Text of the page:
Monday, April 23, 2012

Week Two in Oaxaca City

Hola Ustedes,

Without knowing it ahead of time, we are here for the 480th anniversary of Oaxaca. 480 years is a long time! The festivities go all day and night. In the Zocolo (main square) the sidewalks are loaded with vendors and tourists, and it only gets more crowded at night. As you walk you can barely separate the different musicians. An elderly man stops at the sidewalk cafes and plays "I did it my way" over and over again on his saxophone. Afterwards he creeps through the cafe with his walker and asks for payment. There is a boy, about 10 years old, who drags his foot and begs for money, but I've seen him walk normal. Security guards try their best to keep the vendors away from the tables, but it's impossible . . . they are outnumbered!

In the center of the Zocolo is a giant gazebo that showcases famous mariachi bands. Last Saturday night we happened upon one of these performances and were given front row seats. We sat for a good hour and listened to them play. Afterward we stopped and watched a chess match taking place on the sidewalk in front of the Cathedral. A bunch of people behind us began line dancing to the music from a high school band. A clown had a huge crowd surrounding him fifty feet away. Everywhere vendors carried massive bouquets of balloons. Children ran circles around clusters of state police officers. We finally left to find a quiet place to eat. An Italian restaurant caught our interest. Right after we ordered, a jazz band came in and set up right next to our table. At first I thought "Oh no!", but they were wonderful. The lady's voice was beyond professional quality. The pizza was not so great (Joe says I'm just prejudice against Oscar Mayor weenies on my pizza).

We went to the actual market place, which was just like the one in Florence, except more crowded. Everything was organized in large groupings. A section for flowers, for bread, clothes, meat, backpacks, etc., and of course the ever present chapulines (fried grasshoppers). The textiles here are good. A lot like Guatemala.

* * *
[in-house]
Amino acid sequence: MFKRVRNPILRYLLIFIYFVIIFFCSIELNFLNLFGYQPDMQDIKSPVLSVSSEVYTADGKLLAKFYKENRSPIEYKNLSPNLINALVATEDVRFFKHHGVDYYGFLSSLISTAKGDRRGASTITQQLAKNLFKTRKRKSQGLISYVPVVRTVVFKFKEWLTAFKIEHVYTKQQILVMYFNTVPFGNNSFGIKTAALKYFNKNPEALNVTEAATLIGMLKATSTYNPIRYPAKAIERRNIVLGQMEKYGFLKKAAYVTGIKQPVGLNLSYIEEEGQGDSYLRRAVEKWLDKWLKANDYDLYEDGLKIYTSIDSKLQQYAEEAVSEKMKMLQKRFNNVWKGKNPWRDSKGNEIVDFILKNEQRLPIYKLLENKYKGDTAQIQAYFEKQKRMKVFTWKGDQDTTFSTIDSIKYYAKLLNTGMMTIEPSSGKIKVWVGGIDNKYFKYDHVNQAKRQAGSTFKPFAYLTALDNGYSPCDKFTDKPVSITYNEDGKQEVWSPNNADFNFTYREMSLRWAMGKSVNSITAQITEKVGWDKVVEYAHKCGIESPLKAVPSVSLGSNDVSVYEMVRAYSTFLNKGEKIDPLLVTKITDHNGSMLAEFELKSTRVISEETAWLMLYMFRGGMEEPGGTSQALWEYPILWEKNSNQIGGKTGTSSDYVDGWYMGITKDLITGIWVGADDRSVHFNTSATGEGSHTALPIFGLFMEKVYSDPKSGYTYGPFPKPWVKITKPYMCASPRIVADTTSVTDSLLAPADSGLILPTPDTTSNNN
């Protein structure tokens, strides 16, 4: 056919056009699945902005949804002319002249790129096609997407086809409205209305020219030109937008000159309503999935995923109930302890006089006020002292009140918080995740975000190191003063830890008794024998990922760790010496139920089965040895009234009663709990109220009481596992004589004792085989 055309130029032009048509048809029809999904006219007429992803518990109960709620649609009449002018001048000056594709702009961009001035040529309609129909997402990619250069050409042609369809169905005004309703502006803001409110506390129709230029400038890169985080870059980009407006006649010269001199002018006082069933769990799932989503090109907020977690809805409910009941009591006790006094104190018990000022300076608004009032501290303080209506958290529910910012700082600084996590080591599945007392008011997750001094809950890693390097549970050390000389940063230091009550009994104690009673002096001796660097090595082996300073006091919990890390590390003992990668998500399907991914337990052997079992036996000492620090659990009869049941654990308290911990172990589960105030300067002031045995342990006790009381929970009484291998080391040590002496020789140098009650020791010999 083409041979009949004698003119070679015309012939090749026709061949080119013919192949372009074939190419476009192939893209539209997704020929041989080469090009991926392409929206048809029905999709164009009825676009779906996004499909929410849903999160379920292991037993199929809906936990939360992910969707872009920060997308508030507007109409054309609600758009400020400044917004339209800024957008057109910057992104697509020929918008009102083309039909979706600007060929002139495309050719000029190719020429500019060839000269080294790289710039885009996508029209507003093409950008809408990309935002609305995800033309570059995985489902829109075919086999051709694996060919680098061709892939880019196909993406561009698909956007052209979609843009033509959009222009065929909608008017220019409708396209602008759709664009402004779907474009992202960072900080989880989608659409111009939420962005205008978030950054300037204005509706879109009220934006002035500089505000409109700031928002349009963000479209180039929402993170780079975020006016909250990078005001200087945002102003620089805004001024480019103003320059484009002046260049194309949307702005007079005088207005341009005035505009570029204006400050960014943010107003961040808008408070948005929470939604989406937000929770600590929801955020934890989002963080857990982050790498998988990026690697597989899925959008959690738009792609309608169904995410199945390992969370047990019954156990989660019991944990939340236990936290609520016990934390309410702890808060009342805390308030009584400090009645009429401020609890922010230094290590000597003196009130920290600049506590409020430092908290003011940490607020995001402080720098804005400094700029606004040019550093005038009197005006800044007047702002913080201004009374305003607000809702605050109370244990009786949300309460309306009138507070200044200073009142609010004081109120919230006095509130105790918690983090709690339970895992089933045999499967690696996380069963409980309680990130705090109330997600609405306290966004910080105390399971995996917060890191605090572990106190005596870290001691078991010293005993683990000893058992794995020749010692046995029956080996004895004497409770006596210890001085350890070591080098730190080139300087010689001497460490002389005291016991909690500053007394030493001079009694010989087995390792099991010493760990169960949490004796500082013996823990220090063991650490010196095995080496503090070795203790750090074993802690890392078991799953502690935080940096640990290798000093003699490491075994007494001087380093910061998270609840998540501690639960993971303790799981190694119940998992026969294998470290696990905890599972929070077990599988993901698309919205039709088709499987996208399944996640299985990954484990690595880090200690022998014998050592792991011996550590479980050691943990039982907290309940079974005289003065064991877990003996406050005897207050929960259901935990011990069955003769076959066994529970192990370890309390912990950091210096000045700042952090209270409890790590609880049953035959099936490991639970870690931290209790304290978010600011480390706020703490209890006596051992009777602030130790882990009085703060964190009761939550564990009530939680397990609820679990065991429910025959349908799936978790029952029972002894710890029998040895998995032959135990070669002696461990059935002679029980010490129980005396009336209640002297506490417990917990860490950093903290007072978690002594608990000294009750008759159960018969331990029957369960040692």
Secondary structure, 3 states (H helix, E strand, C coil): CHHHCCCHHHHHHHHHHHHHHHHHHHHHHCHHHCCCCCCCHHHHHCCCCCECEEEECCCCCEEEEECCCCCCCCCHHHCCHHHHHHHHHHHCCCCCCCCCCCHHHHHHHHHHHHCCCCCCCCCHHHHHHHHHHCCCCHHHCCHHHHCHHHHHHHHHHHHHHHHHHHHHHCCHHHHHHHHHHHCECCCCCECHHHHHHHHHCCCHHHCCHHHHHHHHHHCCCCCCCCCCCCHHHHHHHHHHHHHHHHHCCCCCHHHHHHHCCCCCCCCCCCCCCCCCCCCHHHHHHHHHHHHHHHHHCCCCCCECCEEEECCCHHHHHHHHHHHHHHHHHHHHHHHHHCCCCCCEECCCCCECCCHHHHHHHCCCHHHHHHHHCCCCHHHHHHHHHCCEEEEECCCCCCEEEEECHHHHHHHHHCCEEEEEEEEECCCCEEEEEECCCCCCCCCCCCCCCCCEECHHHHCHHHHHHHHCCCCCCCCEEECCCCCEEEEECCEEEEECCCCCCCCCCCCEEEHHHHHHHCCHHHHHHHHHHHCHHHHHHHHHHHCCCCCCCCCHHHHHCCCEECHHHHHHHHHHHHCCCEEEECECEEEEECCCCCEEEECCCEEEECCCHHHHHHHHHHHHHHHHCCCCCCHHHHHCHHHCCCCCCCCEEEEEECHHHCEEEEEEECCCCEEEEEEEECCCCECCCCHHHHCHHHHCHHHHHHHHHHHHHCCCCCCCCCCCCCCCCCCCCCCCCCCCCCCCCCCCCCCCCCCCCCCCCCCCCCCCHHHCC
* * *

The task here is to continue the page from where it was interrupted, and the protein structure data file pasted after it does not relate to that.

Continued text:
We've settled into our routine of favorite places to go. Studying at Black Coffee Cafe or another little hole-in-the-wall place with a forgettable name, but cheap beer and mochas. A glass of wine and a Negra Mordelo at El Olivo with it's fabulous view and refreshing breeze. Dinner at La Olla for the Mole Negro de Fandango and Joe's favorite beer, (expensive) Tempus. The creative lighting using vegetable strainers at La Olla always makes me smile. More commonly we eat at the local Arabian Taco Restaurant. I have never had such a good quesadilla with meat in my life, and the employees are so friendly. We love that place.

Last Sunday we found a church close to our home. It is a Calvary Church. The people were nice, but we couldn't understand the pastor. The worship music was good though.

Back here at the house things are much more tranquil, except when Adriana is here to attack Joe. She is the five year old niece of Viki, our hostess. Adriana is adorable, and she and Joe have become buddies. They play soccer in the backyard, read stories together and collect bugs to creep me out. Adriana tries to distract me while I'm writing, but Auntie comes to my rescue. A German lady is staying here from our school. She seems nice, but her German accent makes her Spanish unintelligible. A man, Jesus, rents the room next ours. Denise the Canadian rents the studio apartment downstairs. She and I have become pals. Her boyfriend, Ricardo came by the other day to meet us. Nice guy.

Well time to go eat at Taco Arabe. Lots of love Heidi and Pepe.


  1. Such a wonderful way to enjoy life! Keep writing!